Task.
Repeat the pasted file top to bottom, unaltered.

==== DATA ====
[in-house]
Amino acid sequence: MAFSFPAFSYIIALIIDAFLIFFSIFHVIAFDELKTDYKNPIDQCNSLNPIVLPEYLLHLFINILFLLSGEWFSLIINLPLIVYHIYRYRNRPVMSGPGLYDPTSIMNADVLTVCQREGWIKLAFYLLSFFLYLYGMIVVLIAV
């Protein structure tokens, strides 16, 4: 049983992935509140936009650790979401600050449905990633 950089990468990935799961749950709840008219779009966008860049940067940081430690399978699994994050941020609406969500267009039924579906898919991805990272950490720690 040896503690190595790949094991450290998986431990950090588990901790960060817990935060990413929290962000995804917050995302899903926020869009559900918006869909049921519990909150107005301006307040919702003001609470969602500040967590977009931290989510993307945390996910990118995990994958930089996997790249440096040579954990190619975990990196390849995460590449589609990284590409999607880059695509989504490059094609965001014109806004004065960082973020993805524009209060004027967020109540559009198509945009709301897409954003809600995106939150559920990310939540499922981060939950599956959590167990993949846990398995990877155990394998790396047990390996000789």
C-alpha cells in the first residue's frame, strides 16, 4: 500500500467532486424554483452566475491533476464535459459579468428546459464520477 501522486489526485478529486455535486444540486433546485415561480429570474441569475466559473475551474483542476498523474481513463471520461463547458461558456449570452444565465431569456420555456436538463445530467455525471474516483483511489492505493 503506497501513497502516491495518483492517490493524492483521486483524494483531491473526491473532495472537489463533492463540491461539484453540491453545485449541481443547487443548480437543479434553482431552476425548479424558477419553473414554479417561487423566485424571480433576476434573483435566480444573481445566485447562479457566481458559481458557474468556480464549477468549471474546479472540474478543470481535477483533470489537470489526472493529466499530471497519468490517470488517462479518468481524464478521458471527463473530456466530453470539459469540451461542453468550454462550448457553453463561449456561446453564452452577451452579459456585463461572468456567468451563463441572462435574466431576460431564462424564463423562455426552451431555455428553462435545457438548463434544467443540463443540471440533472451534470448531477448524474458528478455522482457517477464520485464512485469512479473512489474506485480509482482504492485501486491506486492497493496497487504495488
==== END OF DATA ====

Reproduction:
[in-house]
Amino acid sequence: MAFSFPAFSYIIALIIDAFLIFFSIFHVIAFDELKTDYKNPIDQCNSLNPIVLPEYLLHLFINILFLLSGEWFSLIINLPLIVYHIYRYRNRPVMSGPGLYDPTSIMNADVLTVCQREGWIKLAFYLLSFFLYLYGMIVVLIAV
């Protein structure tokens, strides 16, 4: 049983992935509140936009650790979401600050449905990633 950089990468990935799961749950709840008219779009966008860049940067940081430690399978699994994050941020609406969500267009039924579906898919991805990272950490720690 040896503690190595790949094991450290998986431990950090588990901790960060817990935060990413929290962000995804917050995302899903926020869009559900918006869909049921519990909150107005301006307040919702003001609470969602500040967590977009931290989510993307945390996910990118995990994958930089996997790249440096040579954990190619975990990196390849995460590449589609990284590409999607880059695509989504490059094609965001014109806004004065960082973020993805524009209060004027967020109540559009198509945009709301897409954003809600995106939150559920990310939540499922981060939950599956959590167990993949846990398995990877155990394998790396047990390996000789």
C-alpha cells in the first residue's frame, strides 16, 4: 500500500467532486424554483452566475491533476464535459459579468428546459464520477 501522486489526485478529486455535486444540486433546485415561480429570474441569475466559473475551474483542476498523474481513463471520461463547458461558456449570452444565465431569456420555456436538463445530467455525471474516483483511489492505493 503506497501513497502516491495518483492517490493524492483521486483524494483531491473526491473532495472537489463533492463540491461539484453540491453545485449541481443547487443548480437543479434553482431552476425548479424558477419553473414554479417561487423566485424571480433576476434573483435566480444573481445566485447562479457566481458559481458557474468556480464549477468549471474546479472540474478543470481535477483533470489537470489526472493529466499530471497519468490517470488517462479518468481524464478521458471527463473530456466530453470539459469540451461542453468550454462550448457553453463561449456561446453564452452577451452579459456585463461572468456567468451563463441572462435574466431576460431564462424564463423562455426552451431555455428553462435545457438548463434544467443540463443540471440533472451534470448531477448524474458528478455522482457517477464520485464512485469512479473512489474506485480509482482504492485501486491506486492497493496497487504495488